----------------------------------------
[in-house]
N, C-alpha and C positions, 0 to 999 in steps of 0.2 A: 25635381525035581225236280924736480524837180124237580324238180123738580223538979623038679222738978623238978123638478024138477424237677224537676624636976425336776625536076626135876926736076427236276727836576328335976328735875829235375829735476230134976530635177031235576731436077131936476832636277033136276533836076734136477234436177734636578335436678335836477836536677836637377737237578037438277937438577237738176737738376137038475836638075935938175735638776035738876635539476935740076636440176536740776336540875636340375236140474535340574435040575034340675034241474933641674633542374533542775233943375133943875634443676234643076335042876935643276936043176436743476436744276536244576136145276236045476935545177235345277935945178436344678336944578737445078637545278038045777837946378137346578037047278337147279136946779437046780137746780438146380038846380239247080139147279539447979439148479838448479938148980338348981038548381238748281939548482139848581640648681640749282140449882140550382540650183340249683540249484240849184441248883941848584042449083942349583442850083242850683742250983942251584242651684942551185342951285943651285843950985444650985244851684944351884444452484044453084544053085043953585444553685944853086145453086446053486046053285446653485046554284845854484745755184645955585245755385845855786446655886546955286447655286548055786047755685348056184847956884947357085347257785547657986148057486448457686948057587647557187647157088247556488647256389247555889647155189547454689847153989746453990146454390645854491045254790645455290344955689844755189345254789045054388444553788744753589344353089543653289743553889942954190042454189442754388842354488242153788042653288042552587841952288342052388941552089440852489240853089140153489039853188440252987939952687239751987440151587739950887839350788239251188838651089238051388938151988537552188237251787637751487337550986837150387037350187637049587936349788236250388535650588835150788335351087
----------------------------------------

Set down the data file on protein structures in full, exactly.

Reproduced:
[in-house]
N, C-alpha and C positions, 0 to 999 in steps of 0.2 A: 25635381525035581225236280924736480524837180124237580324238180123738580223538979623038679222738978623238978123638478024138477424237677224537676624636976425336776625536076626135876926736076427236276727836576328335976328735875829235375829735476230134976530635177031235576731436077131936476832636277033136276533836076734136477234436177734636578335436678335836477836536677836637377737237578037438277937438577237738176737738376137038475836638075935938175735638776035738876635539476935740076636440176536740776336540875636340375236140474535340574435040575034340675034241474933641674633542374533542775233943375133943875634443676234643076335042876935643276936043176436743476436744276536244576136145276236045476935545177235345277935945178436344678336944578737445078637545278038045777837946378137346578037047278337147279136946779437046780137746780438146380038846380239247080139147279539447979439148479838448479938148980338348981038548381238748281939548482139848581640648681640749282140449882140550382540650183340249683540249484240849184441248883941848584042449083942349583442850083242850683742250983942251584242651684942551185342951285943651285843950985444650985244851684944351884444452484044453084544053085043953585444553685944853086145453086446053486046053285446653485046554284845854484745755184645955585245755385845855786446655886546955286447655286548055786047755685348056184847956884947357085347257785547657986148057486448457686948057587647557187647157088247556488647256389247555889647155189547454689847153989746453990146454390645854491045254790645455290344955689844755189345254789045054388444553788744753589344353089543653289743553889942954190042454189442754388842354488242153788042653288042552587841952288342052388941552089440852489240853089140153489039853188440252987939952687239751987440151587739950887839350788239251188838651089238051388938151988537552188237251787637751487337550986837150387037350187637049587936349788236250388535650588835150788335351087